Want to start a Workplace Garden?

First season tips from employee gardeners

By Libby Weiland, Statewide Network Coordinator

In its fourth year, VCGN’s Green Thumbs at Work grant program provides funding and technical assistance to support the development and sustainability of employee gardens at small workplaces across Vermont. Our grantees this year include a local pizza parlor, a statewide solar business, an international software development company, three rural healthcare centers, two social service organizations, and a youth theatre. Along with the diversity of workplaces has come a diversity of approaches—below are some lessons learned as groups started their gardens this season.

Get employee input.

Centerpoint employee holding employee feedback for developing “garden norms”

Before you even make a decision about whether to start a garden at your workplace you should consult with fellow employees to gauge interest and likelihood of participating. Once you’ve got the thumbs up from management to go ahead with plans, continue to check in with employees about what they want to see planted, how they want to be involved and how the program could be improved.

  • Garden team leaders at Centerpoint, a youth treatment and educational support center in Chittenden County, have worked hard to make sure fellow employees have buy-in into the garden. Early meetings included drawing up “garden norms” (group guidelines) for use of the shared space based on employee feedback and encouraging input on what employees want to see planted. The group continues to use a Google spreadsheet for their watering schedule, sends tips on watering and harvesting via email, and holds regular meetings to work out any issues related to the garden.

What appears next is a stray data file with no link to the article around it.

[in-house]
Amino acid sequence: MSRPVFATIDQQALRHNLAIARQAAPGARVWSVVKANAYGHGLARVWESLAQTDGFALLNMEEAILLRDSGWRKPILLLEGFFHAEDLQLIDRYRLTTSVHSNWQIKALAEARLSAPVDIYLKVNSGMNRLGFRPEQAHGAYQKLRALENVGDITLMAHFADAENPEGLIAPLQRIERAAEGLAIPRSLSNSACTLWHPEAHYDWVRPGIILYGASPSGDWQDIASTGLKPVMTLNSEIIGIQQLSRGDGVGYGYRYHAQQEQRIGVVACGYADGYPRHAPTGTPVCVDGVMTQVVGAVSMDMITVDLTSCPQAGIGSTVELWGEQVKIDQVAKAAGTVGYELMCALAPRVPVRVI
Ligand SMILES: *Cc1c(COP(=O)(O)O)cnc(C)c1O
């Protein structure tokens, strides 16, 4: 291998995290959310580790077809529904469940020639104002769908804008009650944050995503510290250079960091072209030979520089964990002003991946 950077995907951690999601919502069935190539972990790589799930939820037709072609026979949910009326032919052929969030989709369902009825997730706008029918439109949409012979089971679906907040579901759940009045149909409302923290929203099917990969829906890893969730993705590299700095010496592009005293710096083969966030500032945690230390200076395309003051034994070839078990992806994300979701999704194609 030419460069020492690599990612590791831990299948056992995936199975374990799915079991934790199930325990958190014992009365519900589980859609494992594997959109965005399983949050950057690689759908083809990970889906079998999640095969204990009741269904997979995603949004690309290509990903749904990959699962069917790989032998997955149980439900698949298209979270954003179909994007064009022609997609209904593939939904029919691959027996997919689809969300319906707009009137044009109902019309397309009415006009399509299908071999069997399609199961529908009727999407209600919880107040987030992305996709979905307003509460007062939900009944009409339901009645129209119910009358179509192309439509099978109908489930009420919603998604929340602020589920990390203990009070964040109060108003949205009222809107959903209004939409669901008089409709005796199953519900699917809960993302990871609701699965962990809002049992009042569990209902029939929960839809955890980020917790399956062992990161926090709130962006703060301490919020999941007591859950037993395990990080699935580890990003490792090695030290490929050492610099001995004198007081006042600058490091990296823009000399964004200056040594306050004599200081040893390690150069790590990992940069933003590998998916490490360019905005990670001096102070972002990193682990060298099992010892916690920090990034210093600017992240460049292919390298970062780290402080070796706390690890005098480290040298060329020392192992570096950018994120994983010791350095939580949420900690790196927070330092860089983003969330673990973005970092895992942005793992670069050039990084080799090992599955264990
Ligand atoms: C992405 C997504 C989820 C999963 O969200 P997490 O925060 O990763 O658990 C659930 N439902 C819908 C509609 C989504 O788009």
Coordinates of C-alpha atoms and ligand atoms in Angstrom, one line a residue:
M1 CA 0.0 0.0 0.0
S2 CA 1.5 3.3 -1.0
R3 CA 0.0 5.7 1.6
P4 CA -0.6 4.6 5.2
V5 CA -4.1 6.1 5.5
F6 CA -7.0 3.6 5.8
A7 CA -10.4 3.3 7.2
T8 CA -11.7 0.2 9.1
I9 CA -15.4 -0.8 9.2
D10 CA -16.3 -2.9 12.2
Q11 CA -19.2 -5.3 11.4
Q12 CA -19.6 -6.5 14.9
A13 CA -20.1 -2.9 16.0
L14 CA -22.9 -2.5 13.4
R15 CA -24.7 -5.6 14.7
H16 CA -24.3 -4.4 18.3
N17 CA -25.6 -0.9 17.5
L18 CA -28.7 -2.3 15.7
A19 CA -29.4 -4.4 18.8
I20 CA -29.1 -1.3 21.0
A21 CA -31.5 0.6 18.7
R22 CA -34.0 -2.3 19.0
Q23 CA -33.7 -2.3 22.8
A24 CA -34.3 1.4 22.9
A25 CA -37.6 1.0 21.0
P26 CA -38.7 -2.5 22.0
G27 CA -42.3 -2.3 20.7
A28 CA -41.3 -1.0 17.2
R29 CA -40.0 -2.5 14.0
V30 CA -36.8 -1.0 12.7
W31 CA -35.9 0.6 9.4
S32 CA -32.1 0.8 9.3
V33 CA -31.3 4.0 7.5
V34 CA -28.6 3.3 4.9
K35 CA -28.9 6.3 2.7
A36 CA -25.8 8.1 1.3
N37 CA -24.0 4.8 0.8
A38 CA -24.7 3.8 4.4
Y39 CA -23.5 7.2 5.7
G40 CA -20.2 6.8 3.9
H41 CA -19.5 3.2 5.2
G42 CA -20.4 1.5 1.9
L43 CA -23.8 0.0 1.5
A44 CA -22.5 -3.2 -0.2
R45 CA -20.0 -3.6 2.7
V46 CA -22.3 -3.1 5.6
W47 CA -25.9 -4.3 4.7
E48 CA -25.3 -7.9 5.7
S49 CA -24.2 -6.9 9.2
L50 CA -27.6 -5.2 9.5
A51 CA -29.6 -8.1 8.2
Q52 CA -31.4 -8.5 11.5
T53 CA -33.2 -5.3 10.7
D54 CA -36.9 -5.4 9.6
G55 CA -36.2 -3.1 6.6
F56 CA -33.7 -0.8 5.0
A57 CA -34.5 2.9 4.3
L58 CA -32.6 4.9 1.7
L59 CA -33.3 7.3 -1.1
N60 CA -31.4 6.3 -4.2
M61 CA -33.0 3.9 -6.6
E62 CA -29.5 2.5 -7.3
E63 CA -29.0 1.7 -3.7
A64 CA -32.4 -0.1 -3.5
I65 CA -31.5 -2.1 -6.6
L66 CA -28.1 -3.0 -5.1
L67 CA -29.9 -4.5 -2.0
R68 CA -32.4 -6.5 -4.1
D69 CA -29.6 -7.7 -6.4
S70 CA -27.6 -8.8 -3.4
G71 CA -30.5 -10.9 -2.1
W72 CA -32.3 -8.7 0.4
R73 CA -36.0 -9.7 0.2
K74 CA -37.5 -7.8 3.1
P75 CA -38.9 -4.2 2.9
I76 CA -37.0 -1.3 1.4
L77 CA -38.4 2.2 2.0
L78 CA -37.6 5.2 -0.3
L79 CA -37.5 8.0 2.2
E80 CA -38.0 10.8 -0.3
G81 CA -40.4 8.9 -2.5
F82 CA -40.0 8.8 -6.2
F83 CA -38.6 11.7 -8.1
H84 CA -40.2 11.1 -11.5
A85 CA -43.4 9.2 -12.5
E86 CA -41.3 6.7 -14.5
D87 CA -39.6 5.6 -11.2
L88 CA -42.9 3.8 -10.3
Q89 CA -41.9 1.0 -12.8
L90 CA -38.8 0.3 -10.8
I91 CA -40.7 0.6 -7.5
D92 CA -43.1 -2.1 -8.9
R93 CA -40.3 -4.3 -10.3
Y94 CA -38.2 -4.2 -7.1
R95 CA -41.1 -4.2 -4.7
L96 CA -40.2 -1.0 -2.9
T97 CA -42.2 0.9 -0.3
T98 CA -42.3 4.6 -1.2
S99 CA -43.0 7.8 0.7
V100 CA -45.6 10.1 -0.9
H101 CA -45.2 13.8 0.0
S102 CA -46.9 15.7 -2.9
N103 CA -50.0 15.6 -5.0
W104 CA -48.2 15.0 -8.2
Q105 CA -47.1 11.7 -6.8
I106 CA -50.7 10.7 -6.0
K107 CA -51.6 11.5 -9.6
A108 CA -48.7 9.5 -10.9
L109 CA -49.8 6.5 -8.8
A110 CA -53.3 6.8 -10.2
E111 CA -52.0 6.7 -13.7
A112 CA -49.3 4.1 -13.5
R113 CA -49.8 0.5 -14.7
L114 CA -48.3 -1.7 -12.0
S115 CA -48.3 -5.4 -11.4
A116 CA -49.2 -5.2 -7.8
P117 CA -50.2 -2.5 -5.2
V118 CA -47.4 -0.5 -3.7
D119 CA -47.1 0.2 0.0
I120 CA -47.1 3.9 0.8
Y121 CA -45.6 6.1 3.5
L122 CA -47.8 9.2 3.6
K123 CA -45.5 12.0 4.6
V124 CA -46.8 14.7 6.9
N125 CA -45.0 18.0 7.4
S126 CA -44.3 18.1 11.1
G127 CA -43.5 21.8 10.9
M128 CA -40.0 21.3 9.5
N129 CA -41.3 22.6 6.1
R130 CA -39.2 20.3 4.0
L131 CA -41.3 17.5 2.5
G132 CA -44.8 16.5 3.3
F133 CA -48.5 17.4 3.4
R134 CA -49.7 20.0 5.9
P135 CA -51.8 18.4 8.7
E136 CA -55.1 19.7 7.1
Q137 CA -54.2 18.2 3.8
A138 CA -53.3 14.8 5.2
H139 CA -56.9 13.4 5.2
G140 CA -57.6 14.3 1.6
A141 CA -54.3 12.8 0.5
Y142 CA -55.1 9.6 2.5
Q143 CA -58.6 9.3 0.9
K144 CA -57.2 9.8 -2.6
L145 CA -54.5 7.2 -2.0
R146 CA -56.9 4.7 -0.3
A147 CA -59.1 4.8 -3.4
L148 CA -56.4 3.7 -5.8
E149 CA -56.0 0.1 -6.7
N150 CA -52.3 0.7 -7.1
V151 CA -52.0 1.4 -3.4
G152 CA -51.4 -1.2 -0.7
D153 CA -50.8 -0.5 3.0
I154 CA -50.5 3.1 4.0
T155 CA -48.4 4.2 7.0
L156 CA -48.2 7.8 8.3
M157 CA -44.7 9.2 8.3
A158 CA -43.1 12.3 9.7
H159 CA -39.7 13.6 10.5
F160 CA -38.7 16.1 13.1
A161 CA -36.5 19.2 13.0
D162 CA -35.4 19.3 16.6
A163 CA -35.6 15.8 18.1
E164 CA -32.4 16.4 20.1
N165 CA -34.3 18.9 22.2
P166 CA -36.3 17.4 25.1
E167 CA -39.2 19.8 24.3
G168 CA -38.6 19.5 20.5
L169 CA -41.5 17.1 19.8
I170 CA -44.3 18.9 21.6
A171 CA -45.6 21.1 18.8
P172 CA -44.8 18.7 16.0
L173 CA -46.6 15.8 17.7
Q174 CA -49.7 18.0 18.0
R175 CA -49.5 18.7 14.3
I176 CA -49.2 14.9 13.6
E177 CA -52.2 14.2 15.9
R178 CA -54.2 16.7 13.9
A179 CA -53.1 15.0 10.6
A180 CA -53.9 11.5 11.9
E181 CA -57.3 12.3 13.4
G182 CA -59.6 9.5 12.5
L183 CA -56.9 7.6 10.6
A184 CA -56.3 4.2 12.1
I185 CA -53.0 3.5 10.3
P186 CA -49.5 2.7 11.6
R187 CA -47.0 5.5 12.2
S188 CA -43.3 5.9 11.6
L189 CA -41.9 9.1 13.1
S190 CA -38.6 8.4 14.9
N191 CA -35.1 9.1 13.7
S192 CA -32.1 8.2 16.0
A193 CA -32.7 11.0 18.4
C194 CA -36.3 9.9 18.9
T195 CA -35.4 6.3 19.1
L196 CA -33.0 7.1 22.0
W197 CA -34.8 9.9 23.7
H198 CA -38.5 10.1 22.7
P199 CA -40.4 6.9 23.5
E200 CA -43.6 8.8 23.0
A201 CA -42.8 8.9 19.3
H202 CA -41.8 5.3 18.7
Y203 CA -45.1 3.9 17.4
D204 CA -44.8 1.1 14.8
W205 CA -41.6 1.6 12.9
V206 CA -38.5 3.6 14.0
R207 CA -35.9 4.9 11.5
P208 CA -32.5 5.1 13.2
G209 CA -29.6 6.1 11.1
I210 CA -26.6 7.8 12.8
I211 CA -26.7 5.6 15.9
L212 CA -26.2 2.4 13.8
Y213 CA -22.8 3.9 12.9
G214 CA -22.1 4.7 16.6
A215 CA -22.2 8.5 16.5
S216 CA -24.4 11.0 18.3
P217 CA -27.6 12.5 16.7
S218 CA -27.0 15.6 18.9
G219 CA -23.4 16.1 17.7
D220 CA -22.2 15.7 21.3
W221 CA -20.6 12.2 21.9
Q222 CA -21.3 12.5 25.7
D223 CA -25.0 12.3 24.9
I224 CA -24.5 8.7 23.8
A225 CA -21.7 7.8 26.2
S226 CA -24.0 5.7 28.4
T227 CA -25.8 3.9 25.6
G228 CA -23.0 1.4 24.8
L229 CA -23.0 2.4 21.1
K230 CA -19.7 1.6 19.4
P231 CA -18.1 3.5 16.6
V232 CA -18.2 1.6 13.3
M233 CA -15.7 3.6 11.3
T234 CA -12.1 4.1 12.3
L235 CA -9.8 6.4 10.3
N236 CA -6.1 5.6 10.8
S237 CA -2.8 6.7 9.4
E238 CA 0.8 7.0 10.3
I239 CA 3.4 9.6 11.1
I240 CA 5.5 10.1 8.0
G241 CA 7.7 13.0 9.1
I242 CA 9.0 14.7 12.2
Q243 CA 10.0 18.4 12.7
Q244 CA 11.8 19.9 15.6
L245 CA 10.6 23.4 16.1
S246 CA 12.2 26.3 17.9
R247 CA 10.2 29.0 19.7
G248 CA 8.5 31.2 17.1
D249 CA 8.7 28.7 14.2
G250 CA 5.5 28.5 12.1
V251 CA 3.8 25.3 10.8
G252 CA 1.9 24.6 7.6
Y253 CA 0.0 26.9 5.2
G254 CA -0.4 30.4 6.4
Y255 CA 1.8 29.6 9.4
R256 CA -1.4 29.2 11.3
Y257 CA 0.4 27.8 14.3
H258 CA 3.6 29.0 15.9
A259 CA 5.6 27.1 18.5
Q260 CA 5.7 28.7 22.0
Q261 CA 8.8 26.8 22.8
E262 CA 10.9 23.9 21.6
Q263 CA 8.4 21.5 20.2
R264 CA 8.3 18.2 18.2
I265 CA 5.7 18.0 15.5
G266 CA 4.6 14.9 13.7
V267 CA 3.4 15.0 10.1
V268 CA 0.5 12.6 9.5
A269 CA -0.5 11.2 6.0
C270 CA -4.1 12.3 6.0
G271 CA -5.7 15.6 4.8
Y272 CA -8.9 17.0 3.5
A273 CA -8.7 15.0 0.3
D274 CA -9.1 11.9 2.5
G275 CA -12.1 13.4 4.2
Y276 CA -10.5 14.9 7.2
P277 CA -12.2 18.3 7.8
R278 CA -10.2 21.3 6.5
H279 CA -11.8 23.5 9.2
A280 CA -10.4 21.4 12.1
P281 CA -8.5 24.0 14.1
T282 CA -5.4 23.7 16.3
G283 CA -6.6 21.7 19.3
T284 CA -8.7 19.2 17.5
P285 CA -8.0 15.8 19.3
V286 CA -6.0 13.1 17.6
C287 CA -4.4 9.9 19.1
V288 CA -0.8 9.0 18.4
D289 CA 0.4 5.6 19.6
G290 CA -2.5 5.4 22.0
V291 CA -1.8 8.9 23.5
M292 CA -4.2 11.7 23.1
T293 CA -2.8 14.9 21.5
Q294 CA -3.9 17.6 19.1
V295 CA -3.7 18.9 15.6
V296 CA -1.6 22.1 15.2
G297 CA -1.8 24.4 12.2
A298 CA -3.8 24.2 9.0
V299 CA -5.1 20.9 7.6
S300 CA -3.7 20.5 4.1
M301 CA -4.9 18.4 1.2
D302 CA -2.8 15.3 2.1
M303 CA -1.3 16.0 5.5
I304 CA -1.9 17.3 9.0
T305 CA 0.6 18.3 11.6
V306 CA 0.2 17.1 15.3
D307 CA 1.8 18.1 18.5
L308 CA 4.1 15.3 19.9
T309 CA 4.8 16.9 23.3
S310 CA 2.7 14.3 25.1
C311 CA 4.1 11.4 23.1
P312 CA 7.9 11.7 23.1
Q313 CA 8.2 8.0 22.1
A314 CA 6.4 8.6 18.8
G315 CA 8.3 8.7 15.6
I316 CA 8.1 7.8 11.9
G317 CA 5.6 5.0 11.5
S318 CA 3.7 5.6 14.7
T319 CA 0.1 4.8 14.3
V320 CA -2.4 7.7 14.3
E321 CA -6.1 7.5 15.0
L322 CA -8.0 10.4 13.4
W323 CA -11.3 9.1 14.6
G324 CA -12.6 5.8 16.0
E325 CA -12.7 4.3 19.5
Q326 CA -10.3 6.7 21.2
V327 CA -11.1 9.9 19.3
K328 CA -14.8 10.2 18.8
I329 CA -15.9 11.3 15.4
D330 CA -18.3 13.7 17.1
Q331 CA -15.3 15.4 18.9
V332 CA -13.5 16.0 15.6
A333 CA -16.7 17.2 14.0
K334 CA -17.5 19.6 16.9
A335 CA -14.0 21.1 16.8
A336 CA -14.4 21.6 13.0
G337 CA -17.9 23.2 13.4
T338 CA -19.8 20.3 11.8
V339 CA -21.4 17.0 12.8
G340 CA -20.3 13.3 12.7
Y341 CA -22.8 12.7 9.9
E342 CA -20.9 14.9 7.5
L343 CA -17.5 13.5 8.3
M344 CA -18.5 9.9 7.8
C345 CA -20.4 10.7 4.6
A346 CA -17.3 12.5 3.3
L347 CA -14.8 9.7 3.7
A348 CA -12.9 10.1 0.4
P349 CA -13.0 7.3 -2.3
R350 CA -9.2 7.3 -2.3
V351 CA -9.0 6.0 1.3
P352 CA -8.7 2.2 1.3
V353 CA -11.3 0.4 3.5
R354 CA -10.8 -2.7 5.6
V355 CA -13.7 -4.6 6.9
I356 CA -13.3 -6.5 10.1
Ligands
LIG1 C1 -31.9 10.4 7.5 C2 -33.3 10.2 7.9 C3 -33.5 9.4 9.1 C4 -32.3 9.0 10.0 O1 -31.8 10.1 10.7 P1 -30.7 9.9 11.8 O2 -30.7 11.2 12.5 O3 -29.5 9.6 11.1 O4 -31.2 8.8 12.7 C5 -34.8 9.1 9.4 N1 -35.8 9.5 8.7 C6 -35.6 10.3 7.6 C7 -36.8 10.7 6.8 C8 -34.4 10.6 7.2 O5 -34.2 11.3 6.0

SunCommon’s raised beds made from pallets

Creatively use local resources.

Before you submit a request for use of company funds, ask and look around for resources on-hand that could be donated to the project. Don’t be afraid to ask and be vocal about your project—chances are employees, neighbors, and local businesses will be happy to give to the cause and may even have extra tools and materials lying around!

  • Employees at SunCommon, a solar array installation company in Waterbury, built their beds from wooden pallets sawn in half, previously used for shipping solar panels. The beds were lined with donated burlap coffee sacks from Artisan Coffee, located just up the road. Additionally, when employees heard about the gardens the project received an outpouring of extra items from home gardeners; so much so that the garden team had to return the items they’d already purchased.
  • The farming communities that frequent the community health centers in Bomoseen and Shoreham (Castleton Family Health and Shorewell Community Health Center) pitched in by donating rich farm topsoil and manure. A farmer in the Castleton area contributed an old watering trough to be used as a raised garden bed.
  • Lamoille Home Health & Hospice in Morrisville not only received donations from local companies, but also tapped into their already strong network of volunteers for plants, knowledge, and hands-on support.

Have fun with fundraising.

Paint-and-sip fundraiser at Springer-Miller Systems